Workplace injuries are especially scary when they hinder an employee's ability to work and make a living. Reassurance in the form of workers' compensation helps to alleviate these fears by paying for medical expenses and lost wages that stem from injuries at work. But sometimes these claims are not completely straightforward.
A recent Ohio court decision addressed a somewhat convoluted workers' compensation claim. The appellate court ruled that the employee at issue is eligible for benefits because her retirement from the company did not count as an abandonment of employment.
The claim came from an AT&T employee who slipped and fell on an icy dock in 2008 injuring her shoulder. Following surgery, the employee recovered temporary total disability compensation.
The employee worked at AT&T for 35 years and only one month prior to the fall she signed a form making her eligible for the company's buyout program. The program allowed employees to end their employment early in return for a payment. The employee here took advantage of the buyout following her injury.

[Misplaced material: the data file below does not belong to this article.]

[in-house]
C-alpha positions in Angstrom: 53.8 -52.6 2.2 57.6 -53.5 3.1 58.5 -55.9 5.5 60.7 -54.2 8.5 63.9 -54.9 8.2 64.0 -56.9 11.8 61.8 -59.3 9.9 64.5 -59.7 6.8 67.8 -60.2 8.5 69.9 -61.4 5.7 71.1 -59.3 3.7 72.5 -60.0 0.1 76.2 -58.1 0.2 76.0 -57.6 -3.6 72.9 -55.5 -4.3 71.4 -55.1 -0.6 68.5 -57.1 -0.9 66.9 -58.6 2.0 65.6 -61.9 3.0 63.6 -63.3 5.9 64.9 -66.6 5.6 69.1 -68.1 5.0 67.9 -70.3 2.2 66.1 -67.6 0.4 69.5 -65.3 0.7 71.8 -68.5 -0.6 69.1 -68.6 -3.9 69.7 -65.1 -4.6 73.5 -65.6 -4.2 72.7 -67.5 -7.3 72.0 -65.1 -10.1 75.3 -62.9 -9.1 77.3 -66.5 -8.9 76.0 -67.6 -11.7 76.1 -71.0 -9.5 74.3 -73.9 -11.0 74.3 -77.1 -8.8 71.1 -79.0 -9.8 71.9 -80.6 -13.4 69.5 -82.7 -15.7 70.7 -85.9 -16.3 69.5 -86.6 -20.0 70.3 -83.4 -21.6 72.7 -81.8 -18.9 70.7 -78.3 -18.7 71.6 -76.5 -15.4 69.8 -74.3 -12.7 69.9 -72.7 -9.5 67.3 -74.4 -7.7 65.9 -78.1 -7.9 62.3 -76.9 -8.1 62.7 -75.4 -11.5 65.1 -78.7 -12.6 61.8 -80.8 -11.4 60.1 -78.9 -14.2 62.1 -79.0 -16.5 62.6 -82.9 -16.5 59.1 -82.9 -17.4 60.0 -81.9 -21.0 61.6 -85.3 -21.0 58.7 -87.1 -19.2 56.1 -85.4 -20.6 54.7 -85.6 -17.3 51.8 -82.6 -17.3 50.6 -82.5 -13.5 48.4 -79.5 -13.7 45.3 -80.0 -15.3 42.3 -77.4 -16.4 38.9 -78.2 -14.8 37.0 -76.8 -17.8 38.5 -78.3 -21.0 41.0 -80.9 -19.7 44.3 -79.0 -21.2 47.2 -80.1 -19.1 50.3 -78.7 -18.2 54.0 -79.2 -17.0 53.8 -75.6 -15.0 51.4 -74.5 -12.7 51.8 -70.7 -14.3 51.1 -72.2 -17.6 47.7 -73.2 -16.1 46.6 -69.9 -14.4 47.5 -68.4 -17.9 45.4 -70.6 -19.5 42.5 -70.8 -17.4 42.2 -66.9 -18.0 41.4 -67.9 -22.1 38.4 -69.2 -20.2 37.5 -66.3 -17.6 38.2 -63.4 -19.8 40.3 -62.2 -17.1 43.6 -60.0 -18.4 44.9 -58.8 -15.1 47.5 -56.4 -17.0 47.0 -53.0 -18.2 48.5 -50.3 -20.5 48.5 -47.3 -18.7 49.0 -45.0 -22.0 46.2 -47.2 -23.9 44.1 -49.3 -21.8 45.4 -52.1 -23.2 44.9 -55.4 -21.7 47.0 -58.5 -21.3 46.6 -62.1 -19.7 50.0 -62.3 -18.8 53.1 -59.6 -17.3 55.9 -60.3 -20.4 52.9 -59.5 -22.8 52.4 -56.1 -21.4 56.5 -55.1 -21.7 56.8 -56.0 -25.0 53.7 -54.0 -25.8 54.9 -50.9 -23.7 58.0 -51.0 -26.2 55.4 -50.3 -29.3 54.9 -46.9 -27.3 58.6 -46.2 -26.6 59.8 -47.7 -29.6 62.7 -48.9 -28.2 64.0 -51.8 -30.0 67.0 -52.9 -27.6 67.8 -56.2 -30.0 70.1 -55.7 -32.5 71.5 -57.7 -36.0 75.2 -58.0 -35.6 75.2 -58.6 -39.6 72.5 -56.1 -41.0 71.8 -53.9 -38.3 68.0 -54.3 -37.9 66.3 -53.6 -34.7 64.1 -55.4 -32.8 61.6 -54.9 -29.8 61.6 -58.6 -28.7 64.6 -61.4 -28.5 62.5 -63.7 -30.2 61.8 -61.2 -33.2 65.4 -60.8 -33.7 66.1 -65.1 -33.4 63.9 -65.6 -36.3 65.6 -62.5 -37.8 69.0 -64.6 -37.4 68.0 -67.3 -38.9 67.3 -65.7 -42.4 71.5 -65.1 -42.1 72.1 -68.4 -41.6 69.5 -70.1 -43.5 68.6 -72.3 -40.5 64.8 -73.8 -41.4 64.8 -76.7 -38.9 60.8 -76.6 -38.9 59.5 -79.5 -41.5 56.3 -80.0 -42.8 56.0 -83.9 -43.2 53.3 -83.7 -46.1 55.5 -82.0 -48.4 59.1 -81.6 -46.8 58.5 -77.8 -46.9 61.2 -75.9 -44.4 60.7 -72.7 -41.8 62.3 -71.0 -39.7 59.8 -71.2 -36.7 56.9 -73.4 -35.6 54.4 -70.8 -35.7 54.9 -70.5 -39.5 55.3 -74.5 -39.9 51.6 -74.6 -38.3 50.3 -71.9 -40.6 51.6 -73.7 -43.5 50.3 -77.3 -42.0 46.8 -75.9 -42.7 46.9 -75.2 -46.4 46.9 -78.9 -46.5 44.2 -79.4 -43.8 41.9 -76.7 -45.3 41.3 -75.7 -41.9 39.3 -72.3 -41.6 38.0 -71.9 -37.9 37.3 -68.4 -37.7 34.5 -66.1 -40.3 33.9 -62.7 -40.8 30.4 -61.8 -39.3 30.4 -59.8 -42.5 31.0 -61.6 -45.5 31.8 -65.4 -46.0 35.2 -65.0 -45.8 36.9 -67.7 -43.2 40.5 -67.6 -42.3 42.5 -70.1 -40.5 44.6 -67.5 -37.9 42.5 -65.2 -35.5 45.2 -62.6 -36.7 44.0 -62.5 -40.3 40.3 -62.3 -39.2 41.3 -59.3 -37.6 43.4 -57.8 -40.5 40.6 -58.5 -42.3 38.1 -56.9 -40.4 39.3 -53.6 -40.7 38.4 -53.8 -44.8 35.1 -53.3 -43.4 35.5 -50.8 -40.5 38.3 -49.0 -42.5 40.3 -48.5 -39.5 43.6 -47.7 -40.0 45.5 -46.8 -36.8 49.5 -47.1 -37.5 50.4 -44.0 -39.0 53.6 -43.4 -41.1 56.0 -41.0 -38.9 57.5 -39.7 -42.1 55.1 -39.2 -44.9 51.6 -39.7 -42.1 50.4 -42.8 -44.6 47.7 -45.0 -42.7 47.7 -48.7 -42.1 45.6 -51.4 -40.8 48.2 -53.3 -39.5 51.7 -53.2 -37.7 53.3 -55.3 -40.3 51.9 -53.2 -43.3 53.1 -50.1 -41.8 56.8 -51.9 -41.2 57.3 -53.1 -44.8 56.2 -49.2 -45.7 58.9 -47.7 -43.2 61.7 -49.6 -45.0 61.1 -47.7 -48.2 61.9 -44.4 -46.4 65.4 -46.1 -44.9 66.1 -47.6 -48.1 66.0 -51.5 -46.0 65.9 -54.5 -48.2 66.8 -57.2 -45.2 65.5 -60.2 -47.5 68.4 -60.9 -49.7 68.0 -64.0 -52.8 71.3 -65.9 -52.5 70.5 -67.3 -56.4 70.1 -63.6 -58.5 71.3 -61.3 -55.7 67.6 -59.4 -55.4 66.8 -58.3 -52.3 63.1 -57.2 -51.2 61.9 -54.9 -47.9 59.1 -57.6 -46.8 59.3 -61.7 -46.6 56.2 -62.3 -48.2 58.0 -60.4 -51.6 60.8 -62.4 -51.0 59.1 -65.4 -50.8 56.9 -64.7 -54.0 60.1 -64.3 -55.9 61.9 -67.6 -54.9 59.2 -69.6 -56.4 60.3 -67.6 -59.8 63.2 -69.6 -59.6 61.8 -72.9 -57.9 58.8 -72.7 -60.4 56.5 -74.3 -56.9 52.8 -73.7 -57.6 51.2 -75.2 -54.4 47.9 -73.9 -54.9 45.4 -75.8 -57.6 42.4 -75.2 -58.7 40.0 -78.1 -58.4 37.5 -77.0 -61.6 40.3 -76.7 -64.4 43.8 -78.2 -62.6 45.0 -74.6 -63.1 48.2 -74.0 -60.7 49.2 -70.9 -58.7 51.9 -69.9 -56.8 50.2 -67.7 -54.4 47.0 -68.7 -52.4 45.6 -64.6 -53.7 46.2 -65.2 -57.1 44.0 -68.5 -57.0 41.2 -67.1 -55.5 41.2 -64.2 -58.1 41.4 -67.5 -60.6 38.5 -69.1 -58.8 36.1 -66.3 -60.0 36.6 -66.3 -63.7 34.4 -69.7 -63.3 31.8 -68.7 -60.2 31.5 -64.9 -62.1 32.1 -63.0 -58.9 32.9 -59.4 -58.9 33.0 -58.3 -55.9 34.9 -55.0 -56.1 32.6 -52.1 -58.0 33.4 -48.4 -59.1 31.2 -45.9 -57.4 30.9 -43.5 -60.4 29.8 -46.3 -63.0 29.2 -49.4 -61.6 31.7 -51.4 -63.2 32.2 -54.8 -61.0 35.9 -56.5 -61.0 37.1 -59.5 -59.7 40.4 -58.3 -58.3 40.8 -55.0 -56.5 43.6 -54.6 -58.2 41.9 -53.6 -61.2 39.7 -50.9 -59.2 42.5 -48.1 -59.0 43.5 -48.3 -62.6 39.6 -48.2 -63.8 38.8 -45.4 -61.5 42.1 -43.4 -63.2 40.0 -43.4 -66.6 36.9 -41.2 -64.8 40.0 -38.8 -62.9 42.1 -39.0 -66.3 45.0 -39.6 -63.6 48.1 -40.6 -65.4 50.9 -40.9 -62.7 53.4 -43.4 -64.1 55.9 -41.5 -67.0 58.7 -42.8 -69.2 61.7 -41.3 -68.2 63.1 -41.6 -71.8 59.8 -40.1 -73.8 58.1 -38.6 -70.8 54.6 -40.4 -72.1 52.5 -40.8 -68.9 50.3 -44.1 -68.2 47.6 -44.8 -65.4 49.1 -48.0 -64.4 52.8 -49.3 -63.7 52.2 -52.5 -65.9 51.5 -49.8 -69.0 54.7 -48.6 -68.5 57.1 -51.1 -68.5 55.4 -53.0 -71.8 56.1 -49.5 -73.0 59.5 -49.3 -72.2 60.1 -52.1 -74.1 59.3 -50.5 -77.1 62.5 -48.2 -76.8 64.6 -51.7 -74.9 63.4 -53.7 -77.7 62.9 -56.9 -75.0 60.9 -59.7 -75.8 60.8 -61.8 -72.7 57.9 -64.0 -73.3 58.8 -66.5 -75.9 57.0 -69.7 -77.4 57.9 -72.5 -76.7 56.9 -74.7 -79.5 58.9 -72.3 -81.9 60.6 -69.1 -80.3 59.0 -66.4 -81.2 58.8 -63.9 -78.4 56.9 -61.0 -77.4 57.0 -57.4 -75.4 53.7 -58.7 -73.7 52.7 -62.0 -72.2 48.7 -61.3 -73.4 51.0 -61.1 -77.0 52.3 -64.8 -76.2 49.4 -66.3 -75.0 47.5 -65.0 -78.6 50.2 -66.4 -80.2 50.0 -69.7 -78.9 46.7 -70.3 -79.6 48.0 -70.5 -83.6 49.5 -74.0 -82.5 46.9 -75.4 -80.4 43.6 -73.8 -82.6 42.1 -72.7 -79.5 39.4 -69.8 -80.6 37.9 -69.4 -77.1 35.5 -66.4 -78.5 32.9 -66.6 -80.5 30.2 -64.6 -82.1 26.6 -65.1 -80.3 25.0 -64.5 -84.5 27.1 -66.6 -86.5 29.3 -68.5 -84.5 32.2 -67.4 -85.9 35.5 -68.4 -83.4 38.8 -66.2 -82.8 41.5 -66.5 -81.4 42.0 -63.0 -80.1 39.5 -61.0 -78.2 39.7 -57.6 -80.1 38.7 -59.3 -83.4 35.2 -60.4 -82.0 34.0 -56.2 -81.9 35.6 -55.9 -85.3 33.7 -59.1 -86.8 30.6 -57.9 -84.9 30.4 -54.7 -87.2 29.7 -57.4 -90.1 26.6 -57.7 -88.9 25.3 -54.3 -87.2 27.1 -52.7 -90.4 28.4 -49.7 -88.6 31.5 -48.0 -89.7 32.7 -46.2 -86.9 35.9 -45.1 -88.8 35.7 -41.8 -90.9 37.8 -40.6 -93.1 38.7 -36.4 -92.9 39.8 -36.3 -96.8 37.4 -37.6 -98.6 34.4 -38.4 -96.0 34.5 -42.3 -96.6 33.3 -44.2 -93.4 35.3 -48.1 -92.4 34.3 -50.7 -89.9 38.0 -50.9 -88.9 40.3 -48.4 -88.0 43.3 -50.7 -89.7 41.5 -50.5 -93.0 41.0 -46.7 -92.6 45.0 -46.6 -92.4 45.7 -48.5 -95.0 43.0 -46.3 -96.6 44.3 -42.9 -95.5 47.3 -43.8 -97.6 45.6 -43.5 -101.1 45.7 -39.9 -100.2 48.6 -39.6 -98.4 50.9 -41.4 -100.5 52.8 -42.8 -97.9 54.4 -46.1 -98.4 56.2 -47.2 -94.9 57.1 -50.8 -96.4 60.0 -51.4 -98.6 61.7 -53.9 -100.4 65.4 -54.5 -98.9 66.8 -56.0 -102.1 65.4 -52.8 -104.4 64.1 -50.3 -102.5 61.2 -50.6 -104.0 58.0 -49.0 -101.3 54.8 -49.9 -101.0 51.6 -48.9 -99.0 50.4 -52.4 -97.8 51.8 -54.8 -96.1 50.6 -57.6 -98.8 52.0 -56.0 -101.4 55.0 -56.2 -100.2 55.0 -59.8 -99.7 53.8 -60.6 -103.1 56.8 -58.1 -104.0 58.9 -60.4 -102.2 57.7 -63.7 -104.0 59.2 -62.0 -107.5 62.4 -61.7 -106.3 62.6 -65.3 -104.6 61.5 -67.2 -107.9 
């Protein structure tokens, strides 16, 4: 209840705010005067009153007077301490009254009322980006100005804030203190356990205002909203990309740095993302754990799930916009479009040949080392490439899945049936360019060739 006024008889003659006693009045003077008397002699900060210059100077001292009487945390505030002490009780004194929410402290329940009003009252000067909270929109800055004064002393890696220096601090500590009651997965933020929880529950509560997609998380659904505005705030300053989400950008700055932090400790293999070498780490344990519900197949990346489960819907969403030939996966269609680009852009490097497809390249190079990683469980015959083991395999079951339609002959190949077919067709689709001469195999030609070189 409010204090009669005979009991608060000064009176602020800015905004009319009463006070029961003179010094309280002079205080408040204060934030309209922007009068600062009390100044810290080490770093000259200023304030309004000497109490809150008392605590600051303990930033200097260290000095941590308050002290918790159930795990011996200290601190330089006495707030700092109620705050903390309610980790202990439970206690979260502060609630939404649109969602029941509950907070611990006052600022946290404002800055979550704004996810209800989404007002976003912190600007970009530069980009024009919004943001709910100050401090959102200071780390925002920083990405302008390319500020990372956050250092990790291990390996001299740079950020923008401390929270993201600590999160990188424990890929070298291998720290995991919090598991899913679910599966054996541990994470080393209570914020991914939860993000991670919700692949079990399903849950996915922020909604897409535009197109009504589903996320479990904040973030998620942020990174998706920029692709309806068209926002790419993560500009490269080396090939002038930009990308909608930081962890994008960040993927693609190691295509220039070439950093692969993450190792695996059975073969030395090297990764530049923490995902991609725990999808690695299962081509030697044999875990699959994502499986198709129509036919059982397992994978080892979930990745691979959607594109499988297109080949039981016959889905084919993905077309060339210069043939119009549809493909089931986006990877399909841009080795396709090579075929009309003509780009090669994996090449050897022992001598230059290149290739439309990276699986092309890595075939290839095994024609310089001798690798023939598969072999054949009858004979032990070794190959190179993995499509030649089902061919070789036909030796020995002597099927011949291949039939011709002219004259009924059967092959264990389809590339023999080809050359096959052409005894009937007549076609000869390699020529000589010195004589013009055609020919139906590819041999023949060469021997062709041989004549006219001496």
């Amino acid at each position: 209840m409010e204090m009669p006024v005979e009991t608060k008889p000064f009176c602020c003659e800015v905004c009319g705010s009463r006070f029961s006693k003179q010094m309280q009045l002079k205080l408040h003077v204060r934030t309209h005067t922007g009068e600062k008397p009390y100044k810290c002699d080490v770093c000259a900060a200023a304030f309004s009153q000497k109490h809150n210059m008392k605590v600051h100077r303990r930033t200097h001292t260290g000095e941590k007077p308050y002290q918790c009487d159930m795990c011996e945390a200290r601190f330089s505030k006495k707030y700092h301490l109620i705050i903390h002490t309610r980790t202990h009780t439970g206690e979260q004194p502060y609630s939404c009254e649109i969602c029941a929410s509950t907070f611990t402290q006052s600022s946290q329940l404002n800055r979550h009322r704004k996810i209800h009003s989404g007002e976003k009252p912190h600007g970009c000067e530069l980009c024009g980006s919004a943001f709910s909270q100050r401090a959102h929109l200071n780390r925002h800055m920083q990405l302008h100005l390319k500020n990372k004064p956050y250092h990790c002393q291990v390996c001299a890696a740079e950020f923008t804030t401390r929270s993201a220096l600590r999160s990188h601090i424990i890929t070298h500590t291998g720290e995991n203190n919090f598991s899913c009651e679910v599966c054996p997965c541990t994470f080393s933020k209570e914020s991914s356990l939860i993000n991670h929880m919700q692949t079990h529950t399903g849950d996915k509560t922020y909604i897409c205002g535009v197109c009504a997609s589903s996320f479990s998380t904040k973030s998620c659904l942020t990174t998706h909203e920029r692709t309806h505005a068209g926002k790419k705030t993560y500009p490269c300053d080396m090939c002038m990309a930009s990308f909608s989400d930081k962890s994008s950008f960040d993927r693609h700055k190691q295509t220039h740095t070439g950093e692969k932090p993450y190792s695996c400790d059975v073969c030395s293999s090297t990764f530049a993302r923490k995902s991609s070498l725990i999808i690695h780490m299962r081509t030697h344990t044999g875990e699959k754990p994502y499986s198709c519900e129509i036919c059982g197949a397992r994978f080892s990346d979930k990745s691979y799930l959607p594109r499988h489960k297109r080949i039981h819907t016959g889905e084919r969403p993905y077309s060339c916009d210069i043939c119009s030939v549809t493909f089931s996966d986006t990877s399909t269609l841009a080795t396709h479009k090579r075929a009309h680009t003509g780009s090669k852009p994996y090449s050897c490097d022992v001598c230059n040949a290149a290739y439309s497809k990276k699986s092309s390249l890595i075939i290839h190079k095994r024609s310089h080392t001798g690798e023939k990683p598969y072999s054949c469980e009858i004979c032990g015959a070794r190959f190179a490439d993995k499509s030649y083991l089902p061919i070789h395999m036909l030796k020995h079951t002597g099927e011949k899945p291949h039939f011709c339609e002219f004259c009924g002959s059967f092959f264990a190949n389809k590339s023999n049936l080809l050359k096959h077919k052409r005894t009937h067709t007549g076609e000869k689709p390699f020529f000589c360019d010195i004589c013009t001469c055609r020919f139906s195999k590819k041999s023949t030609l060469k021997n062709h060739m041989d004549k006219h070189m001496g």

A district hearing officer overheard the employee's requests for benefits in 2010 but denied the claim on the ground that she had "abandoned the workforce." Although the employee did accept the buyout, she testified that her reason for leaving was the shoulder injury, which prevented her from being able to perform her job. A hearing officer later reversed the finding on appeal and found the injury as the reason for retirement. The hearing officer decided that the employee's buyout was not voluntary.
On further appeal to the 10th Appellate District Court of Ohio, AT&T argued again to bar the workers' compensation claims because of voluntary retirement. But in a unanimous decision, the court found that the worker's retirement did not constitute a voluntary abandonment.
The holding is good news for those who subsequently retire following a workplace injury. The court's decision demonstrated the importance of workers' compensation for employees whose injuries subsequently prevent them from being able to work.
Source: Business Insurance, "Post-injury retirement is not 'abandonment of employment': Court," Robert Ceniceros, July 30, 2012